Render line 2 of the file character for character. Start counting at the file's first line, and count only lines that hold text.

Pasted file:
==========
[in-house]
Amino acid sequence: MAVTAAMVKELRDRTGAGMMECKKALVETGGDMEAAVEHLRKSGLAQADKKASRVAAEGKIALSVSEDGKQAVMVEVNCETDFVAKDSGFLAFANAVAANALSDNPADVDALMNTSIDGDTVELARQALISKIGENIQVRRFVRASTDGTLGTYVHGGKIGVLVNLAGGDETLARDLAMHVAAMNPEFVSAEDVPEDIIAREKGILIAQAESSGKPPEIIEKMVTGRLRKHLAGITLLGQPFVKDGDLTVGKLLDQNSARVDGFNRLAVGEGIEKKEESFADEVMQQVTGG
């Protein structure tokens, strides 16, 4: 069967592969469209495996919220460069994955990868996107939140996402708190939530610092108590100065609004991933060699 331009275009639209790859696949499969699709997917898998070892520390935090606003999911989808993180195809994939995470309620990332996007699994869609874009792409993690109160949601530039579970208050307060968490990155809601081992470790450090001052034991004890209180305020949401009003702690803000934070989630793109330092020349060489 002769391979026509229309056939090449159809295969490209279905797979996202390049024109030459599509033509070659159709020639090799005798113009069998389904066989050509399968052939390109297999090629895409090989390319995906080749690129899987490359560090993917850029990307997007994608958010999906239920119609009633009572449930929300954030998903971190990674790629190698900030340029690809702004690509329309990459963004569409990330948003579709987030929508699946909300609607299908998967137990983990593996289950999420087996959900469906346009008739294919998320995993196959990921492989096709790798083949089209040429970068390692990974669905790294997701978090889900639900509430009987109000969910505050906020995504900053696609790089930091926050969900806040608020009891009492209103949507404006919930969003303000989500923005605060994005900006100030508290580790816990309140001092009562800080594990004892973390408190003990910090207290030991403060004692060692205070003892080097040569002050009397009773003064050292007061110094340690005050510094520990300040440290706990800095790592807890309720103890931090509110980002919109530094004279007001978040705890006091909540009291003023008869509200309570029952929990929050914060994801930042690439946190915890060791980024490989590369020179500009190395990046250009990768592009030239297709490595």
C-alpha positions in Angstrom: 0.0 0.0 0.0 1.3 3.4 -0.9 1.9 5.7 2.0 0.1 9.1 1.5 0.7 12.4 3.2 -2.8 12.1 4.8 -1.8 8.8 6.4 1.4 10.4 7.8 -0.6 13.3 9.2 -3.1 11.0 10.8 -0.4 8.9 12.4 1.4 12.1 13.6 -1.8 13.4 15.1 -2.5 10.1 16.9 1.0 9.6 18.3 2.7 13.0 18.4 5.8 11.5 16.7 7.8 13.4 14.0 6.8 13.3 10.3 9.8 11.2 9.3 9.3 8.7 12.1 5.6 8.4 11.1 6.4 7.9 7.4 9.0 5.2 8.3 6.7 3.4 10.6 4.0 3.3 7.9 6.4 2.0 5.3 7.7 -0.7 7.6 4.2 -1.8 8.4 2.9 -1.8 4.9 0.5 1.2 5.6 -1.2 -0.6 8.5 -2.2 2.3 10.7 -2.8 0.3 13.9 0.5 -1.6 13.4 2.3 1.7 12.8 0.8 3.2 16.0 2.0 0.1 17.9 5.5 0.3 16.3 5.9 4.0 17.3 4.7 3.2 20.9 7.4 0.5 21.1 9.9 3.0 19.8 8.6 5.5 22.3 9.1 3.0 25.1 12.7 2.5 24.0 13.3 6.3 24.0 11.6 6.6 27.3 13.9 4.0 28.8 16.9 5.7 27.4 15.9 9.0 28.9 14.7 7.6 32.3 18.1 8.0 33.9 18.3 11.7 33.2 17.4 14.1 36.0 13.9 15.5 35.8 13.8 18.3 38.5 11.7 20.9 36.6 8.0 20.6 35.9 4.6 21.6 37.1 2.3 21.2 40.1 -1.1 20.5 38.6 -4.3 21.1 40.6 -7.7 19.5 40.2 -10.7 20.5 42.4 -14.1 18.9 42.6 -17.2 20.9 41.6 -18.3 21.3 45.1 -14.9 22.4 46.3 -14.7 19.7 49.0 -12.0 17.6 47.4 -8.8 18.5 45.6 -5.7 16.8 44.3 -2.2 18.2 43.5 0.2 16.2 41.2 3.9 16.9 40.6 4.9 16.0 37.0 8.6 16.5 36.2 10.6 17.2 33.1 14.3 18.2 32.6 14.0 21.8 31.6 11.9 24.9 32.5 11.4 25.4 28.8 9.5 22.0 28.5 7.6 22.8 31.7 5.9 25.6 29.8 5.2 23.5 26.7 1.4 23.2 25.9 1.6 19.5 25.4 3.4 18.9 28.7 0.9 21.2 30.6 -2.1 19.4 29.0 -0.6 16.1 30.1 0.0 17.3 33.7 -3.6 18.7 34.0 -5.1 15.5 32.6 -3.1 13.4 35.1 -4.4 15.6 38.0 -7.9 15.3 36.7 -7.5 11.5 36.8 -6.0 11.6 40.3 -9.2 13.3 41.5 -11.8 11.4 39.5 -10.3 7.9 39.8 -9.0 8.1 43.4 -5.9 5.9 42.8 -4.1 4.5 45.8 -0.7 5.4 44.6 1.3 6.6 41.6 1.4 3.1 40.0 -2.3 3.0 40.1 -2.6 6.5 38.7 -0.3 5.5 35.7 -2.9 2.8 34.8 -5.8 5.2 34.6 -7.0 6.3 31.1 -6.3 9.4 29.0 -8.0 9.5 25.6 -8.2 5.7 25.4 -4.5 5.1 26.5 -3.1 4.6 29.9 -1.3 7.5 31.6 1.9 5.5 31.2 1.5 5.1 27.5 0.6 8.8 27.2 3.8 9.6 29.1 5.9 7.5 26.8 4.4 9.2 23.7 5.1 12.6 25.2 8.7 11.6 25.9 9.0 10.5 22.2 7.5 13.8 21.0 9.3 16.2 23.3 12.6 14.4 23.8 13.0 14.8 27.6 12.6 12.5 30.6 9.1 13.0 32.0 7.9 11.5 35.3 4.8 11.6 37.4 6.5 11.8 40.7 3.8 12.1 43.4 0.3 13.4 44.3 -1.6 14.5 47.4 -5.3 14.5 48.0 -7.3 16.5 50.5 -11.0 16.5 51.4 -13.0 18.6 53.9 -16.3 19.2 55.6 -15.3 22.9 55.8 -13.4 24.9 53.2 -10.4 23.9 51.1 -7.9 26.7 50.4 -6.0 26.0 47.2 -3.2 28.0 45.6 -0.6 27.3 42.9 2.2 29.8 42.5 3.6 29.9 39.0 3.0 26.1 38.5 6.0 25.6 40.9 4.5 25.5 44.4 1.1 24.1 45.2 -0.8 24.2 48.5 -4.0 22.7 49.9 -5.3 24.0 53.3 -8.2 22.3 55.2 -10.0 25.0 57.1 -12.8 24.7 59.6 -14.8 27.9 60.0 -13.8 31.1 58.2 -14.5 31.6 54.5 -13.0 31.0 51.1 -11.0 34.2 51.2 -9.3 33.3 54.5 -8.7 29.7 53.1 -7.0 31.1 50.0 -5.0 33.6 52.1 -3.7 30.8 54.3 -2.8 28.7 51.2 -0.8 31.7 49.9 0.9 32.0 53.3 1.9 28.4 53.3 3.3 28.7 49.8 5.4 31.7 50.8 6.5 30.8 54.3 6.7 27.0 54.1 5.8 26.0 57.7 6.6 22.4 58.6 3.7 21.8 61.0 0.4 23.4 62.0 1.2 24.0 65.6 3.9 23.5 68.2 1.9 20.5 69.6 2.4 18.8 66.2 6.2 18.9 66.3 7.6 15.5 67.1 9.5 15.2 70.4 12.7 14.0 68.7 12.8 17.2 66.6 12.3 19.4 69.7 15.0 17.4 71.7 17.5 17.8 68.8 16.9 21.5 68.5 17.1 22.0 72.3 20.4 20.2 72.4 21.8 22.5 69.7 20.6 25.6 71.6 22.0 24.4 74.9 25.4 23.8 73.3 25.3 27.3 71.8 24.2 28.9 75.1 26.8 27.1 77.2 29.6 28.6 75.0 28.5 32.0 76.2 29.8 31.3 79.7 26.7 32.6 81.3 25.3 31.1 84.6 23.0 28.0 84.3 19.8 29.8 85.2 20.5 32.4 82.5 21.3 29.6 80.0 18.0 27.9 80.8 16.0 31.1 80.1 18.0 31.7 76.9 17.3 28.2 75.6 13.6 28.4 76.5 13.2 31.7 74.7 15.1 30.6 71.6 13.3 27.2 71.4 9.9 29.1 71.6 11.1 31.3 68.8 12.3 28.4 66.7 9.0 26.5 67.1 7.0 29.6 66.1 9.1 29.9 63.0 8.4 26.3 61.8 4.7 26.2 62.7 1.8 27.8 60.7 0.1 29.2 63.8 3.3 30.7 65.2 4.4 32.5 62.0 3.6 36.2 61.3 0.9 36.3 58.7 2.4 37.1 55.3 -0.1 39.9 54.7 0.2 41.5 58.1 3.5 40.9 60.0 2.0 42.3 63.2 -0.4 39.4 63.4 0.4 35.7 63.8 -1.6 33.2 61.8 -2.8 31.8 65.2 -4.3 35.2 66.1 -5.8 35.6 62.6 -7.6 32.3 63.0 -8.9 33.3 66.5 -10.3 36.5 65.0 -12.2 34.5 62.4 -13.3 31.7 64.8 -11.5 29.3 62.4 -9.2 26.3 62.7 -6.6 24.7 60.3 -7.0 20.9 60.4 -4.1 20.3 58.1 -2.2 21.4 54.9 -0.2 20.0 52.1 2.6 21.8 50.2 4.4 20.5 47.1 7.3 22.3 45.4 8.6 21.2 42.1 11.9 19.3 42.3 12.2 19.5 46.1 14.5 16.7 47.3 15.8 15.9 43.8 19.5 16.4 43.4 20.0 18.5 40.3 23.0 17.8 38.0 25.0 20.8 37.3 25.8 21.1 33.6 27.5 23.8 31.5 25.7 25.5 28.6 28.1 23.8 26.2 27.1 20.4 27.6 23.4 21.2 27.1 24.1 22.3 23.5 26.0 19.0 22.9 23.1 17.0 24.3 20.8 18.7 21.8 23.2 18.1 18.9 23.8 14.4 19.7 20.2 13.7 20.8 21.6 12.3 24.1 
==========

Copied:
Amino acid sequence: MAVTAAMVKELRDRTGAGMMECKKALVETGGDMEAAVEHLRKSGLAQADKKASRVAAEGKIALSVSEDGKQAVMVEVNCETDFVAKDSGFLAFANAVAANALSDNPADVDALMNTSIDGDTVELARQALISKIGENIQVRRFVRASTDGTLGTYVHGGKIGVLVNLAGGDETLARDLAMHVAAMNPEFVSAEDVPEDIIAREKGILIAQAESSGKPPEIIEKMVTGRLRKHLAGITLLGQPFVKDGDLTVGKLLDQNSARVDGFNRLAVGEGIEKKEESFADEVMQQVTGG